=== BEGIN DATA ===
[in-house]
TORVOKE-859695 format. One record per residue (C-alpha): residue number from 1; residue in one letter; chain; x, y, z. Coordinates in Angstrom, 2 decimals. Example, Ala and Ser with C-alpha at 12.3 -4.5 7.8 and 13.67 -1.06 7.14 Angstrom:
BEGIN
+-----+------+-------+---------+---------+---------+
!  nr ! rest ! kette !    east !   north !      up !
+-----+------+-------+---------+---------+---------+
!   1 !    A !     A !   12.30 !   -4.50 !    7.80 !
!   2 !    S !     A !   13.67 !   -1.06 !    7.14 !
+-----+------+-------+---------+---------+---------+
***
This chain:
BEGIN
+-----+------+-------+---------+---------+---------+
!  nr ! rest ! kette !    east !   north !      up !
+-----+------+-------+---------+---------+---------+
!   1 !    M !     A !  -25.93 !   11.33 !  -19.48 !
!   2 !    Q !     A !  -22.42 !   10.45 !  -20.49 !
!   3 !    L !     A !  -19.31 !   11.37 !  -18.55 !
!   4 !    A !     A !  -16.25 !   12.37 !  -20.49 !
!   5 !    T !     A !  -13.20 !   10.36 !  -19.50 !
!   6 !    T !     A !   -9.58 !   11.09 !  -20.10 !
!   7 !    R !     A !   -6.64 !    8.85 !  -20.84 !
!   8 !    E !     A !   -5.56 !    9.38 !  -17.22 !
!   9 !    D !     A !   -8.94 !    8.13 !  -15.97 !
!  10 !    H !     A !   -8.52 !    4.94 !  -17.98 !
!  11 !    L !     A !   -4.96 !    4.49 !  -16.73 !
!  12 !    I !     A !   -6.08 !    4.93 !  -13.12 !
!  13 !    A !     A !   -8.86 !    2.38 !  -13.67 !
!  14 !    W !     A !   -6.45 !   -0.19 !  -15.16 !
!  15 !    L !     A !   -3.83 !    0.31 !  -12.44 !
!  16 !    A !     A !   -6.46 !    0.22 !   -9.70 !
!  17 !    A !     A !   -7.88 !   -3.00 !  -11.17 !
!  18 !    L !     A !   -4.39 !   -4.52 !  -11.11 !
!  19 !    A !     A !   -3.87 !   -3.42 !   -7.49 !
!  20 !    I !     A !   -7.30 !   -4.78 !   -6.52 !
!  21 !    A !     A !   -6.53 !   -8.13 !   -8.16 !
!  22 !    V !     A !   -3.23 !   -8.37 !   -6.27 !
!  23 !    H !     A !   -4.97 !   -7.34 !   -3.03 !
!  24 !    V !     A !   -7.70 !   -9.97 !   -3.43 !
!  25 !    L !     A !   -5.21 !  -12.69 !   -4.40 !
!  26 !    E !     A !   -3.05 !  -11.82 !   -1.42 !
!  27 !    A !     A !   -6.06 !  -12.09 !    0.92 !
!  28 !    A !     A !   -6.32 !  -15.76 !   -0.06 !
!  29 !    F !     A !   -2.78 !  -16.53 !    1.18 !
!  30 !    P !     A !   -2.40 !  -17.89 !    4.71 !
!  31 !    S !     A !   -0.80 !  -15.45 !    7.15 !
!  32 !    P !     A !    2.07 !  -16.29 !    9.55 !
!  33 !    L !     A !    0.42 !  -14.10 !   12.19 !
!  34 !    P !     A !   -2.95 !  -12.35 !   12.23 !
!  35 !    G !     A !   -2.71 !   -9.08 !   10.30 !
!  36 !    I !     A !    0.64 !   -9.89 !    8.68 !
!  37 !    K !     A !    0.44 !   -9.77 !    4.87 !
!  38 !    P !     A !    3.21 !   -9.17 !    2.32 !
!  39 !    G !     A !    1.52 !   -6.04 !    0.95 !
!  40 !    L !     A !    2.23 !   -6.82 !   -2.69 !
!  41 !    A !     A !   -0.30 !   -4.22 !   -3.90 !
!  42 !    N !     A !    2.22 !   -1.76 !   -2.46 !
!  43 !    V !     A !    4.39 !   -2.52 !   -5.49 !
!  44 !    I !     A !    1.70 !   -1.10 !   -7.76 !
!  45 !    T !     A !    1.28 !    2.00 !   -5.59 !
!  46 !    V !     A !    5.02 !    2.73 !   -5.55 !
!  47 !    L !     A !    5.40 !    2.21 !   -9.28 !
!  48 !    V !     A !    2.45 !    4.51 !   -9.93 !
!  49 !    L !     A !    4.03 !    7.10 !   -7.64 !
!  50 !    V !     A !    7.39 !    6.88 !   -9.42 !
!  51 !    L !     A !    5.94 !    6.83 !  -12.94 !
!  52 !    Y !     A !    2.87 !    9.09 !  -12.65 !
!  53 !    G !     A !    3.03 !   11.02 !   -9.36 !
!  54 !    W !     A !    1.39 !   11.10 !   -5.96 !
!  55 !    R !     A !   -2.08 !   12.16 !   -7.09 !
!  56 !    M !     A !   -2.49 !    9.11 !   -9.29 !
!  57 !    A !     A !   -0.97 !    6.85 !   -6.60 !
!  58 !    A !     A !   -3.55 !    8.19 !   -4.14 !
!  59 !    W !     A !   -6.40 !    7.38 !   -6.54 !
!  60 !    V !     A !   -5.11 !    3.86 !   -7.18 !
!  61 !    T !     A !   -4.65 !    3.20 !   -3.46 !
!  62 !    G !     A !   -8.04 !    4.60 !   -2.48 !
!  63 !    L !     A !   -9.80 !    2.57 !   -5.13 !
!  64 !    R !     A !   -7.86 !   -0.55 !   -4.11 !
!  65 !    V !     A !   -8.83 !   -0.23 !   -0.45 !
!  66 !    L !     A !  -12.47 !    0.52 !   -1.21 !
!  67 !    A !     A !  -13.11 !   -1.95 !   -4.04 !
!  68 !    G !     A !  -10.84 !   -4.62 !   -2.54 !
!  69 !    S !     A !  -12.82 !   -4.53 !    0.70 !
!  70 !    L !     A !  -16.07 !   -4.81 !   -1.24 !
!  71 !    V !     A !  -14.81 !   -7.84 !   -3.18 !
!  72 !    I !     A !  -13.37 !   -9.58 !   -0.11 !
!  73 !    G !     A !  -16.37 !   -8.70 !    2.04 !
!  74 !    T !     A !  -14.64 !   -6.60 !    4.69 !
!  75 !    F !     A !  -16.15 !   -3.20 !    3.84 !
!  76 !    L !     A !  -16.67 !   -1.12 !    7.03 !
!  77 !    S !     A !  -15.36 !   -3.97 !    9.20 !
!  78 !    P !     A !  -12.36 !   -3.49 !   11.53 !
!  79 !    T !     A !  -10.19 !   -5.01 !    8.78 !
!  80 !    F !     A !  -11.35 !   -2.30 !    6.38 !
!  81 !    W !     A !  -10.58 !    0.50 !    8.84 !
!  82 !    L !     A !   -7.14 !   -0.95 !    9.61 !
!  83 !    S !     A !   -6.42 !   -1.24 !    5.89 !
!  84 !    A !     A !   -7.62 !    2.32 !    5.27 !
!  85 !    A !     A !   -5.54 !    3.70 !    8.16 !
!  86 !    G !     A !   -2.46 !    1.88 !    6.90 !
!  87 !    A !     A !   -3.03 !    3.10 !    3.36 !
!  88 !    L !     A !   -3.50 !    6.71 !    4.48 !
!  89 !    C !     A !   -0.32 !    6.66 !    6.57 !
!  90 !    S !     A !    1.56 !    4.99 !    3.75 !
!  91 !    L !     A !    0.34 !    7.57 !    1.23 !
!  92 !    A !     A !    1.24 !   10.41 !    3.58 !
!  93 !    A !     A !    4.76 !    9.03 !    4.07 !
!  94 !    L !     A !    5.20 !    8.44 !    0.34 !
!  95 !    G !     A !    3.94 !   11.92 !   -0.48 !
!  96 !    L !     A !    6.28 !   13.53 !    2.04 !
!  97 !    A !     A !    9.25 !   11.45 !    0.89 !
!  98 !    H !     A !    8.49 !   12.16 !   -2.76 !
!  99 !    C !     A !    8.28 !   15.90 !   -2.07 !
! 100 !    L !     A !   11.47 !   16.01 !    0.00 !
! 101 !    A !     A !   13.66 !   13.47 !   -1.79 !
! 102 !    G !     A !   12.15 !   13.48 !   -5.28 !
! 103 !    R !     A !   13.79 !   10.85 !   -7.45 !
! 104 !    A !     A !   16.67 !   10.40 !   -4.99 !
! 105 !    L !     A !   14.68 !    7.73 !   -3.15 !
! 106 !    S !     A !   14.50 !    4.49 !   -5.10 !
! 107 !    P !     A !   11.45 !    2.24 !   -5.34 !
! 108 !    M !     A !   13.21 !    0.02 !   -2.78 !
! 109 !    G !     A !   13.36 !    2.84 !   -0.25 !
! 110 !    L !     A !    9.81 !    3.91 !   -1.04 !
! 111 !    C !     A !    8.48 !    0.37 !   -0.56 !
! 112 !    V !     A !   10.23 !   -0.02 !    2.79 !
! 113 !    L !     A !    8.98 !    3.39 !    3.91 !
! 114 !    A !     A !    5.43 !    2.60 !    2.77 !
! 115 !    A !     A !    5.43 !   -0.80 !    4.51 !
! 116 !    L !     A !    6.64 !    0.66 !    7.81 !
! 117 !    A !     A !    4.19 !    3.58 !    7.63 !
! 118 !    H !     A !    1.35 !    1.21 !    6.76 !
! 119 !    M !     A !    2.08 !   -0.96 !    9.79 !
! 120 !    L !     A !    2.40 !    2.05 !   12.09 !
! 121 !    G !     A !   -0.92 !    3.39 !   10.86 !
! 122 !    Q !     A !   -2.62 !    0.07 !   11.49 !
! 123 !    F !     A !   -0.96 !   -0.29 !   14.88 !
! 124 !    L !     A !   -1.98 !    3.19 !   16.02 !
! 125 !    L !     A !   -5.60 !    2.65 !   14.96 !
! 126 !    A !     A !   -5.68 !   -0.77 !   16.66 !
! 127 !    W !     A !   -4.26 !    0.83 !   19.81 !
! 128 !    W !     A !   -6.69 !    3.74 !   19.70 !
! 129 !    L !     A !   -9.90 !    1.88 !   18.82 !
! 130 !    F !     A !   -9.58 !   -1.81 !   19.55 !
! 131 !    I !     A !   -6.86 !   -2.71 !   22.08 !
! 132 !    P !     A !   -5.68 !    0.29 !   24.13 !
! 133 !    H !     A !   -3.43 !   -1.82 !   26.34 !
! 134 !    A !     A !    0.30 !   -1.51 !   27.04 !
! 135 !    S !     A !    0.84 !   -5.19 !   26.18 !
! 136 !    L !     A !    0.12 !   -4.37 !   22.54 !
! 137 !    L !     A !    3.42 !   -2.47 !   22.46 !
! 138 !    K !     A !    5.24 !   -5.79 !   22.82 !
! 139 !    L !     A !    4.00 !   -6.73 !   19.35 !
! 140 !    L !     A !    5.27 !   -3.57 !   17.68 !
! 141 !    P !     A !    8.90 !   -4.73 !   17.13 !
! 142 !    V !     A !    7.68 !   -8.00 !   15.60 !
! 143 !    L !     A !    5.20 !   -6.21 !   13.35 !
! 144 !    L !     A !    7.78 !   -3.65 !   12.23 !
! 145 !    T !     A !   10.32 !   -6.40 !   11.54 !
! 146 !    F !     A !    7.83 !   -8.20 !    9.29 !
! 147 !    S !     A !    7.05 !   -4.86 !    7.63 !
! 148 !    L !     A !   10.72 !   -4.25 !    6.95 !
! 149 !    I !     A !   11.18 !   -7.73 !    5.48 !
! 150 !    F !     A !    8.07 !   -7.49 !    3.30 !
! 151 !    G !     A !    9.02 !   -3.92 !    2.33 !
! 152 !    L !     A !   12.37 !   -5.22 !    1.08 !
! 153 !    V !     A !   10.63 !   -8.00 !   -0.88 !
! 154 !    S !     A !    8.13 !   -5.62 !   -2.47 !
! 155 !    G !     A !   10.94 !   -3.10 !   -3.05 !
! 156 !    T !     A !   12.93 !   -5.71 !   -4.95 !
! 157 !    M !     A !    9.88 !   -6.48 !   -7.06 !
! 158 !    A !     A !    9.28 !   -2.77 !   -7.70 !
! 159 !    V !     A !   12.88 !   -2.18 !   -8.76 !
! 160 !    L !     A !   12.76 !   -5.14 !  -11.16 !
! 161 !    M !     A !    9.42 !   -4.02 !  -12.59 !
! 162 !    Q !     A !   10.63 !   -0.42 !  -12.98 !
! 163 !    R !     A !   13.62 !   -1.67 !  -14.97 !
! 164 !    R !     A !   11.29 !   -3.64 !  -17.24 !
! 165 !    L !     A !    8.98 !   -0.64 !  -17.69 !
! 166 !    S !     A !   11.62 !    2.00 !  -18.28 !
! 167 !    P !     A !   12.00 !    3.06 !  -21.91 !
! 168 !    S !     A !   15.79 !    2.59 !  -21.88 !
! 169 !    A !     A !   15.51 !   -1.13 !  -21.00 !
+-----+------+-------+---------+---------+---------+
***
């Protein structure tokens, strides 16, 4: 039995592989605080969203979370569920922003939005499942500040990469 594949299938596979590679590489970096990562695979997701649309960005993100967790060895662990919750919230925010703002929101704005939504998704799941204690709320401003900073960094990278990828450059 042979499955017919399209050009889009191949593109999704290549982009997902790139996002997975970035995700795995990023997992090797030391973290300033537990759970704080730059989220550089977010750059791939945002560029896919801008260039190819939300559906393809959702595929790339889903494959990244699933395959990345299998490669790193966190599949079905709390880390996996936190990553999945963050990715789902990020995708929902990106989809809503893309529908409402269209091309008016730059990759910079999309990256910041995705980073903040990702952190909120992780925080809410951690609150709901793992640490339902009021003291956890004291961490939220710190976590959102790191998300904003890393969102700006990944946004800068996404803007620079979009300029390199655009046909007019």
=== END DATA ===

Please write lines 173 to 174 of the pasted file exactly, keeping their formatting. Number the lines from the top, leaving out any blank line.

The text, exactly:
! 158 !    A !     A !    9.28 !   -2.77 !   -7.70 !
! 159 !    V !     A !   12.88 !   -2.18 !   -8.76 !